Remember my art installation Earth Blanket exhibited as part of The Biennale of Australian Art (BOAA)? Well it has now been accepted into the North Sydney Art Prize – which is great…. but now how to get it there! What was I thinking – haha….
I also have an artwork on display, Symbiotic, at the Post Office Gallery in Central Ballarat as part of the annual Ballarat Arts Foundation Alumni Exhibition. The exhibition runs through till the end of the week, so if you are in or around Ballarat there are some great artworks to see – plus there is a peoples choice award – nudge nudge wink wink 🙂
My latest acrylic pouring painting was my best yet, with lots of cell development in different sizes and good colour formation – very happy with this effort, and will be having another go with the same colours and pouring medium – the trick though is getting the consistency of the paint correct….
The painting was created over the top of another painting I was not a fan of … I didn’t gesso the canvas, so we shall see – so far so good! I used the flip cup method, and just look at the colours in the cup! Looks good enough to eat…
That’s it for today – hope to see you next week 🙂
Its been AGES since my last Sunday Studio Visit post, mostly due to the shop I am now running in Central Ballarat, but I am hoping to get myself back into the habit – so here we go!
I had another custom order for coffee mugs recently, and so as usual made more than I needed – just in case. The order was for two, so I made six. They all bisque fired with no problem, so I glazed four blue and did the others in red – they all turned out great! Peeps (my studio dog) did a great job supervising!
The clay is Feeney’s BRT (Buff Raku Trachyte). It is a groggy clay which, when fired to 1300c displays a gorgeous dark speckle which can sparkle in the light. This is caused by the particles of trachyte. This speckle shows through the glaze and in very ‘on point’ at the moment!
Though groggy, I have found that throwing with it quite soft makes centring faster and easier so it is quite do-able for average sized tableware. You can see me throwing a vase in a previous post HERE
I began using this clay years ago for my wheelthrown sculpture during my PhD but was not using glaze on it at this point as i wanted to feature the surface of the clay :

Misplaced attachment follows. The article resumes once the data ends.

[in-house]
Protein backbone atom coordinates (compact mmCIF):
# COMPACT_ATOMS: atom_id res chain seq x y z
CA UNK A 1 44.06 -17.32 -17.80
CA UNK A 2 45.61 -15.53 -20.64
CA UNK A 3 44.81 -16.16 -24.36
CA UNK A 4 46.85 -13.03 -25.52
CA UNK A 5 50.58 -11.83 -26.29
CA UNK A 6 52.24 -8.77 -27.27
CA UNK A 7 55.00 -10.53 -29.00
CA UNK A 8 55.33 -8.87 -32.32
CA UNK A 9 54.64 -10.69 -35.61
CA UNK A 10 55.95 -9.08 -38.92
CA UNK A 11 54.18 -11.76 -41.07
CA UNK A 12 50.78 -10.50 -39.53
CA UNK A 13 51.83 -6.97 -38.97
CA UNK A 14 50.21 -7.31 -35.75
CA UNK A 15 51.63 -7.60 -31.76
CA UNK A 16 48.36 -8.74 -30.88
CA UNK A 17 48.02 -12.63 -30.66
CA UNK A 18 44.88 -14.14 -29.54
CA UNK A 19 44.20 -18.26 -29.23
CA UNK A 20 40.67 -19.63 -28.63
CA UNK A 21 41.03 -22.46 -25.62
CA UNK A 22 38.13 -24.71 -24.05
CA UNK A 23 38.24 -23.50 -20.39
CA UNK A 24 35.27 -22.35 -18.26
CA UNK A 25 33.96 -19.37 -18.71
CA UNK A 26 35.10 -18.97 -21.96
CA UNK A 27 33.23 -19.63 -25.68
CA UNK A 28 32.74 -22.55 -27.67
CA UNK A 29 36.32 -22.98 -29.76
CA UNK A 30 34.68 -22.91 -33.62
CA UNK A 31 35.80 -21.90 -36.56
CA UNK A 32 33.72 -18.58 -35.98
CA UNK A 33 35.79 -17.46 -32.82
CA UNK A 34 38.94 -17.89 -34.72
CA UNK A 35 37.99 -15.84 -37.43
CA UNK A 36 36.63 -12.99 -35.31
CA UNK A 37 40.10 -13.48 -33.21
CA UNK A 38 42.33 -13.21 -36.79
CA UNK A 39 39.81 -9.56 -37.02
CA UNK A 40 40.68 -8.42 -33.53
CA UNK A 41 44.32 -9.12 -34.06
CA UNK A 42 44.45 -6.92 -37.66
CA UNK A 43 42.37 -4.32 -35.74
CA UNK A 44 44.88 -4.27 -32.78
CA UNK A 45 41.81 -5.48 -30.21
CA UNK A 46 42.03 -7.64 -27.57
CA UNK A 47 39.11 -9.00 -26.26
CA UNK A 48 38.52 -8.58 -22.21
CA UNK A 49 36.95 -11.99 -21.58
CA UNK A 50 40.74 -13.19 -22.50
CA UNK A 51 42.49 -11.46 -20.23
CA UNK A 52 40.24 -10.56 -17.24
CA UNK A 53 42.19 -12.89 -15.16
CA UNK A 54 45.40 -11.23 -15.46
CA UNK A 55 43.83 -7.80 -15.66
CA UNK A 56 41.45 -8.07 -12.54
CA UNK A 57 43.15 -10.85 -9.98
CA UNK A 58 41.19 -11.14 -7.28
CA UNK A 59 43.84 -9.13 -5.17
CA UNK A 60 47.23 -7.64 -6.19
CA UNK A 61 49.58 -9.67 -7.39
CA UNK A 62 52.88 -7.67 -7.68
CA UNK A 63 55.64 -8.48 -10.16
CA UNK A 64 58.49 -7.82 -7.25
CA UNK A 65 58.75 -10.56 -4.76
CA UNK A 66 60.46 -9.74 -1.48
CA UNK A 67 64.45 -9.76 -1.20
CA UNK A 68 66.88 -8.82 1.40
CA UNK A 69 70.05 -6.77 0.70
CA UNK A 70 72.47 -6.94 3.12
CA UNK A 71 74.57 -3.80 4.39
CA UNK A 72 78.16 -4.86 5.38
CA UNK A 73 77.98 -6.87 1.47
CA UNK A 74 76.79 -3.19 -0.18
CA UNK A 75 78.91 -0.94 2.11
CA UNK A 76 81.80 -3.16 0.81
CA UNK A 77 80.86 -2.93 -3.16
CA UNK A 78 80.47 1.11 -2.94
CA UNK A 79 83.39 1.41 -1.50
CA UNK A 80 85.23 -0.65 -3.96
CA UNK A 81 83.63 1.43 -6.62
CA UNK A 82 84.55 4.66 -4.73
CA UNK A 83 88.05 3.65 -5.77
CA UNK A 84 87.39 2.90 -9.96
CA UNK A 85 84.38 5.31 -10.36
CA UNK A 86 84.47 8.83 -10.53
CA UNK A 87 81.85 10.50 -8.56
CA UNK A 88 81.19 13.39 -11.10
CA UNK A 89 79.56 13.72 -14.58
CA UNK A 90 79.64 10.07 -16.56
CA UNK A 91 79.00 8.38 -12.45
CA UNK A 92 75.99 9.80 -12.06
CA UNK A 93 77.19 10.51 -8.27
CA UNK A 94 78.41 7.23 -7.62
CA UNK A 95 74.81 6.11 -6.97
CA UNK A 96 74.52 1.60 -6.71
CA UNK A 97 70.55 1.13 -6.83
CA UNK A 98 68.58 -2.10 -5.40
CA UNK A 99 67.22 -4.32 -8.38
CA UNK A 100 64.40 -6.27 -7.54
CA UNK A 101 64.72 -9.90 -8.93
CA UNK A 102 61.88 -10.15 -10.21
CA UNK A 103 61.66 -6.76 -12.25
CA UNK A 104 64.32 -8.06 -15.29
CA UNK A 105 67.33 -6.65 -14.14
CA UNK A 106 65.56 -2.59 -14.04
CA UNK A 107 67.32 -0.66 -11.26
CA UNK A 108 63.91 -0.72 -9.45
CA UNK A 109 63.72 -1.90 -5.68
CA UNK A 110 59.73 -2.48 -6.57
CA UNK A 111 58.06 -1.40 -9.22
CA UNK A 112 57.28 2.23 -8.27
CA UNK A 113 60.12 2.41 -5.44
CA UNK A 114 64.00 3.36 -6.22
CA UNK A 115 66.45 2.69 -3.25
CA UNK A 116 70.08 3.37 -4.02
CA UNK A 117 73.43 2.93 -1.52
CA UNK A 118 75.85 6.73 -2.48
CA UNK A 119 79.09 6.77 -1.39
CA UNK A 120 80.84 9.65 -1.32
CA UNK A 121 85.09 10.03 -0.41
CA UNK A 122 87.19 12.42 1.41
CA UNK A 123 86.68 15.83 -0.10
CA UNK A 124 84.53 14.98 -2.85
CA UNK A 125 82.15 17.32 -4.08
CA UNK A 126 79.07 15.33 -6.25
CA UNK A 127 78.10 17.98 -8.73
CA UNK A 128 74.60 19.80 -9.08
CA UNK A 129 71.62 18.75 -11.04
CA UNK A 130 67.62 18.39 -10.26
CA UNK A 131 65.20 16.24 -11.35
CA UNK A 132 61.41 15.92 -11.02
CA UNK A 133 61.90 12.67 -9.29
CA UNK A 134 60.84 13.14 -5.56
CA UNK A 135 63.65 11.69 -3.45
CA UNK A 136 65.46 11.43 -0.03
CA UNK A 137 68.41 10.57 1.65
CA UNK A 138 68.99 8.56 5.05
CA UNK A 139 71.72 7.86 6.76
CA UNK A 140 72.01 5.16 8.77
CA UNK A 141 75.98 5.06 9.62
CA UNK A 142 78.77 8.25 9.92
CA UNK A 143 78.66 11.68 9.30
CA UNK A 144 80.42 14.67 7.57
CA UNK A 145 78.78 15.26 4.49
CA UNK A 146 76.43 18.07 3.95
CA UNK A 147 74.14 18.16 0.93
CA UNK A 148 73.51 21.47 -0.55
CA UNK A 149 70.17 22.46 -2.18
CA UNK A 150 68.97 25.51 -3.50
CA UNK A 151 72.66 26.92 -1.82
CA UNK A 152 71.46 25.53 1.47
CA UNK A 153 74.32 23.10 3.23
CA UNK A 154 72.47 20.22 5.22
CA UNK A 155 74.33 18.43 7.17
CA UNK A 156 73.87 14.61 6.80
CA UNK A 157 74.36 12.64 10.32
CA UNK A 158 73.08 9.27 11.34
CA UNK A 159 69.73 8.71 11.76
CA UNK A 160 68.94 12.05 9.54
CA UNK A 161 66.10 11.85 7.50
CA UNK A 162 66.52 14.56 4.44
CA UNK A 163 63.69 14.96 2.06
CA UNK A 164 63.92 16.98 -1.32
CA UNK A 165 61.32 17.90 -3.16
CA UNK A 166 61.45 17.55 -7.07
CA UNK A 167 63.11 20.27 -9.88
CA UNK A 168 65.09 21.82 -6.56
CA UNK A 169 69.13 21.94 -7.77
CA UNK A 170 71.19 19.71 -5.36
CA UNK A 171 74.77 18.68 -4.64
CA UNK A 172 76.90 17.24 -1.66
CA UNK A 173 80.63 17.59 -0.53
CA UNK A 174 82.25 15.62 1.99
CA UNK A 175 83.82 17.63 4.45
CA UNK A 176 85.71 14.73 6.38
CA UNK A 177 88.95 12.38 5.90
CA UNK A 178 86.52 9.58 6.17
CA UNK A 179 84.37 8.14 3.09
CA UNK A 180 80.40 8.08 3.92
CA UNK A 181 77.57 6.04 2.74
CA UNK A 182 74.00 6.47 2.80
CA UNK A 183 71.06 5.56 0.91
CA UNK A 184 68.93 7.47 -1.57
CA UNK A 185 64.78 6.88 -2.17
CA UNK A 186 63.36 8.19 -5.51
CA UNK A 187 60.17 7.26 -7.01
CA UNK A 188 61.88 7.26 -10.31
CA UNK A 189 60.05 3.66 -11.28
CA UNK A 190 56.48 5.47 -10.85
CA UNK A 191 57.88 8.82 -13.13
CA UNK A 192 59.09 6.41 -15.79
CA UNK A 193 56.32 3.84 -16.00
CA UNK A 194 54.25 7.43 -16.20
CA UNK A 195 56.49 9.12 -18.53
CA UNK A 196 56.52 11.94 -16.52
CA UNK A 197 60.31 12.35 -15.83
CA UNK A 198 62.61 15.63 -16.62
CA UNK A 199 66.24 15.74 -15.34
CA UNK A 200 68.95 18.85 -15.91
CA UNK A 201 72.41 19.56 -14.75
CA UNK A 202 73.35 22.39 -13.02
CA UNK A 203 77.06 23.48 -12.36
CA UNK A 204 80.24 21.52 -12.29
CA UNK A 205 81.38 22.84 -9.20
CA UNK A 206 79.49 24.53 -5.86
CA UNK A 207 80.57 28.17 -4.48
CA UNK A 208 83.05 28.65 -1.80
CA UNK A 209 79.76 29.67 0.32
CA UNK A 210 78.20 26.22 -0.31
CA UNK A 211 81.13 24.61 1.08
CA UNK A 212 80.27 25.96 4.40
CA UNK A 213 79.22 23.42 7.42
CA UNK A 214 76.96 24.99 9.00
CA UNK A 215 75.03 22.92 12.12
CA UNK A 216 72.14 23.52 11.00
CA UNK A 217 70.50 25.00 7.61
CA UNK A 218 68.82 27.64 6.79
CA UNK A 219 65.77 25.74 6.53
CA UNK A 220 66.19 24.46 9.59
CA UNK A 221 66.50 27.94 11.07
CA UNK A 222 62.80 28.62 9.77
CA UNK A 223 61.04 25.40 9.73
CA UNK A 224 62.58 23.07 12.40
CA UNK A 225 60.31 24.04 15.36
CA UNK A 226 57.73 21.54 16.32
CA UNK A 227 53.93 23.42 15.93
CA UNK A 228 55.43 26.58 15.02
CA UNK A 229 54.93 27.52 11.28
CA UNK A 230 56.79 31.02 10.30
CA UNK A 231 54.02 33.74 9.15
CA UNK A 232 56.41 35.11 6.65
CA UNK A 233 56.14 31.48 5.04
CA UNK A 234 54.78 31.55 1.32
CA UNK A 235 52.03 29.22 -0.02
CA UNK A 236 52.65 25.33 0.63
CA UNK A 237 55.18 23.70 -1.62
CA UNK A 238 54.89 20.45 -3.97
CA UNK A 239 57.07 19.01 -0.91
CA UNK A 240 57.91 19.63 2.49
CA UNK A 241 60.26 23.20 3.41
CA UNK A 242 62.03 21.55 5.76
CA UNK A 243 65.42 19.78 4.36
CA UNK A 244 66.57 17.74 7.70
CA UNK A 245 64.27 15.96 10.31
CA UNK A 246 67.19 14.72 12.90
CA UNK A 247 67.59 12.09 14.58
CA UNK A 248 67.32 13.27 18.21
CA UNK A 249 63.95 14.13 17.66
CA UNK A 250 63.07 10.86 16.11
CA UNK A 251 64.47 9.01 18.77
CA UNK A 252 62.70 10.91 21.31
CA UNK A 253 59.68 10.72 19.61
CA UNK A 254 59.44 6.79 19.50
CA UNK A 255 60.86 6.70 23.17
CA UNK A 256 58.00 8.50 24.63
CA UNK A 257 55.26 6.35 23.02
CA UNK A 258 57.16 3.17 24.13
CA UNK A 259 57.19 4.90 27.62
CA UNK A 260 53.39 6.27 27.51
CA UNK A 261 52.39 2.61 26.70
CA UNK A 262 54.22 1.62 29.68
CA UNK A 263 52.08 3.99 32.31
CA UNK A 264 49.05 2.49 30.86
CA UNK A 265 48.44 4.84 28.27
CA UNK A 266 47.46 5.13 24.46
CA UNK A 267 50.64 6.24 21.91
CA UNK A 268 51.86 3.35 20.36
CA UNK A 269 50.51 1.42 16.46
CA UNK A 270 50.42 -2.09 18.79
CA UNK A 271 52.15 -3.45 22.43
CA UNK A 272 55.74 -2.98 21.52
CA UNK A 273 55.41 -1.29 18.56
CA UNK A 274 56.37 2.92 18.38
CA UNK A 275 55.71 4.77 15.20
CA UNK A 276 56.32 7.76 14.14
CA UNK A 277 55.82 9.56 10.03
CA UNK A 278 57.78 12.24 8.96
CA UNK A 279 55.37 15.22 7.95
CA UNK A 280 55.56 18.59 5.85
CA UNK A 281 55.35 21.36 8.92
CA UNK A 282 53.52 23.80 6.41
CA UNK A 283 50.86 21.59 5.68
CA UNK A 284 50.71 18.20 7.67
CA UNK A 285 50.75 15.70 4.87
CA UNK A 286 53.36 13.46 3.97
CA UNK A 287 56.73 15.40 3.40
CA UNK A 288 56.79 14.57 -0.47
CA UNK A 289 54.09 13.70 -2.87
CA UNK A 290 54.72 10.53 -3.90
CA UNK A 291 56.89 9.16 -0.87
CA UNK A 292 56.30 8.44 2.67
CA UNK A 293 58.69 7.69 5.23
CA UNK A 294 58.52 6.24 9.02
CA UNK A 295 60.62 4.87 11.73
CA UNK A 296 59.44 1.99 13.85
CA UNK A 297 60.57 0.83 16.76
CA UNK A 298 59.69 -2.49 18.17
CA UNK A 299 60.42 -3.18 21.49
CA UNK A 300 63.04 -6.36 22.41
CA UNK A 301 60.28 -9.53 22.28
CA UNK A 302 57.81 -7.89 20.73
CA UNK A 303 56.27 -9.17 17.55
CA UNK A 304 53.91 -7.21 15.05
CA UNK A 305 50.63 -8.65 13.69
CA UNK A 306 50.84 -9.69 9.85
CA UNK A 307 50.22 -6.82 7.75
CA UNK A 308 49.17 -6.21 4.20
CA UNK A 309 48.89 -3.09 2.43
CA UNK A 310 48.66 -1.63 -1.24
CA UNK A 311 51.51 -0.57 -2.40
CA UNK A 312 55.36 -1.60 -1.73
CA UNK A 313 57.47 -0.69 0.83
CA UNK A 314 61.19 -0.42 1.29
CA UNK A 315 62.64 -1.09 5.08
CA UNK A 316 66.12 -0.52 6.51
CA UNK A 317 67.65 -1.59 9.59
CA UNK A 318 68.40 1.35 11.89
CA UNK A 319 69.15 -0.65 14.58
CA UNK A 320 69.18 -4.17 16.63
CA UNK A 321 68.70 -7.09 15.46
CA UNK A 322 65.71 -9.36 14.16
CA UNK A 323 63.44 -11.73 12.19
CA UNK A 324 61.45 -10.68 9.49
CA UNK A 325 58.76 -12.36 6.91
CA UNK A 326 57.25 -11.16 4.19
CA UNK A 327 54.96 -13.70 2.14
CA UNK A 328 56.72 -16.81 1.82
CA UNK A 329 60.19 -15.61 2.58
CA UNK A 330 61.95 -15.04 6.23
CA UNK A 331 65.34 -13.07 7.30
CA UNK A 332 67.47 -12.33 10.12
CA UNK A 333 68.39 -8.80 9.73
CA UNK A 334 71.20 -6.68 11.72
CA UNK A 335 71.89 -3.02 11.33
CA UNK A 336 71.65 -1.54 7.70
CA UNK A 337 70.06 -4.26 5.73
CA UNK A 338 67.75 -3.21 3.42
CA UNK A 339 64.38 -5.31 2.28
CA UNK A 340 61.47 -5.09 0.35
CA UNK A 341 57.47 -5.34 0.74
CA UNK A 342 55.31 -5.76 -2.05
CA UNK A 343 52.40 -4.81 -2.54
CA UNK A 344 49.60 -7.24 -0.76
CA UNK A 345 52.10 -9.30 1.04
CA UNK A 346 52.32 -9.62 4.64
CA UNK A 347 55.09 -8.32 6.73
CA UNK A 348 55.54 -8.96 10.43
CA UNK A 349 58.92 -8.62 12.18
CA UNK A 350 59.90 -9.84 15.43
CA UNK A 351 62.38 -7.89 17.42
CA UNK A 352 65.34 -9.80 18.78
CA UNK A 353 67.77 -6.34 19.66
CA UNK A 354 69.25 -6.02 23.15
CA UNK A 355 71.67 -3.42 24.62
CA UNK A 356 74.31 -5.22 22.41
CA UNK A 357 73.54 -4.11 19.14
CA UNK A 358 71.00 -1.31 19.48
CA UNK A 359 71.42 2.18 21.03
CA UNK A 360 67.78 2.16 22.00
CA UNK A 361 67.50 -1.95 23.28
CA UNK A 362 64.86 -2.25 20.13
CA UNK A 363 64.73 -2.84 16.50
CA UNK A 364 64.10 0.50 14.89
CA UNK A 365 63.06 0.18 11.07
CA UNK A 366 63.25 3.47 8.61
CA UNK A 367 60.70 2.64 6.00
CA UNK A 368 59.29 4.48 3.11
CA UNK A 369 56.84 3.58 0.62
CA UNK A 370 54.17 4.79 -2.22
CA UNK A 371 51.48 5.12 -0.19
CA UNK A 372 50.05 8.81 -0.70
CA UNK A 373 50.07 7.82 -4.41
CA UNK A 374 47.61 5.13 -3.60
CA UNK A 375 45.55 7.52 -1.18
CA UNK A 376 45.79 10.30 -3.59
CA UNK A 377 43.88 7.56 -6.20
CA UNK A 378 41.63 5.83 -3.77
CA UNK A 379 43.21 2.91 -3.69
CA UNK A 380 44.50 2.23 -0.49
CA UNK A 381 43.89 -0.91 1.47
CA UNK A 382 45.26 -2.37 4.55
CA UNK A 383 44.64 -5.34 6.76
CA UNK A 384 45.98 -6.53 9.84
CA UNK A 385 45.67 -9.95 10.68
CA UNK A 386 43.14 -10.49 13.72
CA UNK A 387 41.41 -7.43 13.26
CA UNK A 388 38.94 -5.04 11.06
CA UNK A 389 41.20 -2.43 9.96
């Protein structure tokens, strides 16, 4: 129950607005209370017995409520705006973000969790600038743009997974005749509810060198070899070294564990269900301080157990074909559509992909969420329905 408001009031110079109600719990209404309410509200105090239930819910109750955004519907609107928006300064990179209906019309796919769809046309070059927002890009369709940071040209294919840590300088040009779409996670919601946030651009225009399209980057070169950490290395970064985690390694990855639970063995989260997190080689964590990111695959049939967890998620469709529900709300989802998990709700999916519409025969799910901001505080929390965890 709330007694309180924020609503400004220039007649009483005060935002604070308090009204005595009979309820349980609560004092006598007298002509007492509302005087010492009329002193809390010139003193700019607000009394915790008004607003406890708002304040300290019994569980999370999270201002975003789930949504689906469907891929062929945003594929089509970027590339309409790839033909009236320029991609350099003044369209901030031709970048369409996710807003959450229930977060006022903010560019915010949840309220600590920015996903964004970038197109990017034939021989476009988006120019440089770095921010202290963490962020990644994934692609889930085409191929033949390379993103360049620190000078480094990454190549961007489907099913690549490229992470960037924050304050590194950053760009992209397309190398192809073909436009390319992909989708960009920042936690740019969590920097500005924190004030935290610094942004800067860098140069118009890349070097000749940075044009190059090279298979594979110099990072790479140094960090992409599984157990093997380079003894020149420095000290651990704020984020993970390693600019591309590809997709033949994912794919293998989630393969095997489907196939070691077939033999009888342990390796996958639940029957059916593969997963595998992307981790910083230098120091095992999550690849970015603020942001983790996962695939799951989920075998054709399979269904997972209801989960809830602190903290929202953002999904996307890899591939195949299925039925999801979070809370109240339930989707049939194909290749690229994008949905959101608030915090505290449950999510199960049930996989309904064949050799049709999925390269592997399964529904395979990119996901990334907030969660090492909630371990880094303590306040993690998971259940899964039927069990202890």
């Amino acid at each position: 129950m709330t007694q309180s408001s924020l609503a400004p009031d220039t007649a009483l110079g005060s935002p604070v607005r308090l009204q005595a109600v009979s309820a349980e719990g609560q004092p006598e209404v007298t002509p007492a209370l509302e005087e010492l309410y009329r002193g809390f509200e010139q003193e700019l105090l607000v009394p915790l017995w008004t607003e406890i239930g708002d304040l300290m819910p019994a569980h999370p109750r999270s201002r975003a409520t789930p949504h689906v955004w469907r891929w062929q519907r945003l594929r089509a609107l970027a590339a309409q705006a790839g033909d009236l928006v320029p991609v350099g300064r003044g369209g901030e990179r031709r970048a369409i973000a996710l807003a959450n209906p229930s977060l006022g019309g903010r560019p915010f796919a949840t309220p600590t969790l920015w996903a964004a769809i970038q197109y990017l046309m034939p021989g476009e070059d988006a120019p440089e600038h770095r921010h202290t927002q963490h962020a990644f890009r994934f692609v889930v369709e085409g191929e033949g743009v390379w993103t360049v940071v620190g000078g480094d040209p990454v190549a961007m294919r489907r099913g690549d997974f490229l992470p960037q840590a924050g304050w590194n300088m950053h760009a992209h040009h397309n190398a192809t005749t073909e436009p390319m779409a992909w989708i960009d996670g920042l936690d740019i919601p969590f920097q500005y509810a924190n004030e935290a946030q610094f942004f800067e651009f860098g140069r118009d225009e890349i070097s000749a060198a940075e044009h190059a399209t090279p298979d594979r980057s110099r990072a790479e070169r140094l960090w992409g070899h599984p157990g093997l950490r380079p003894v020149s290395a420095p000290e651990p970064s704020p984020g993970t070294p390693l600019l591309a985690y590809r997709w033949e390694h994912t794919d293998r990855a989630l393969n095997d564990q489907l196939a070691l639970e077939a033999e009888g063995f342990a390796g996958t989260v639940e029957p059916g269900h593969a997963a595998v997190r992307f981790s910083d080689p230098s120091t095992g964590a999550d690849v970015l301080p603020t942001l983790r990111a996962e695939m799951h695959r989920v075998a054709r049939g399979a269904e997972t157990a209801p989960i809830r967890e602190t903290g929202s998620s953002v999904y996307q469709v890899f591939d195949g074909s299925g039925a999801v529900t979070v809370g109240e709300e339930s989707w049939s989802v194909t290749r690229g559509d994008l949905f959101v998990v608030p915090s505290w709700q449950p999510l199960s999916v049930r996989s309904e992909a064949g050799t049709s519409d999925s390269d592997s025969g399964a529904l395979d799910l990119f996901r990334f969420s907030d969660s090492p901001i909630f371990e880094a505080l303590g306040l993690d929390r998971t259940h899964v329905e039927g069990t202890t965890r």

But for tableware the clay looks gorgeous glazed. The above mugs had underglaze applied inside and half on the outside with a clear glaze applied to cover the underglaze. The bottom half of the mugs on the outside are not glazed to feature the raw clay.
And on that note, I will leave you with a video of the glazing process 🙂
Sorry for the absence of late! Followers may know I have opened a shop in Central Ballarat which consumes a huge amount of my time. On top of that, currently an event – the Biennale of Australian Art – is happening in Ballarat, and I have work on show… which means I had to create it … which also took a huge amount of time, though pleasurable 🙂
My artwork, Earth Blanket, is a ceramic installation comprised of over 20 individual pieces sited at Lake Wendouree as part of the Lakeside Sculpture Work, a component of the Biennale. In total there are 36 sculptures installed around the lake from around Australia.
During the making of the art I wanted to create blog posts documenting the progress, but just kept running out of time, or was too exhausted! So, here we are in hindsight – keep scrolling for pics and videos 🙂
Throwing the enclosed forms:
Manipulating the freshly thrown orbs:
Opening the glaze kiln:
The concept of the artwork is to trigger a re-connection to the Earth via an organic contemplation within the environment using a medium which is of the Earth herself – clay. It is only through a re-awareness of humanities symbiotic relationship to the Earth that we can stop consuming her and begin living with her.
I was very happy with my site at the lake; the site being an important conduit to delivering the artwork’s message.
BOAA is well worth a visit if you are in or near the Ballarat area – in fact it is worth planning a visit even if you are not! Besides the sculpture walk there are also lots of solo and group exhibitions, performances, music and much more happening, with a combination of both free and ticketed events. And there is plenty of time to visit as the biennale runs till November 6th 2018. You can check out the program on the BOAA WEBSITE.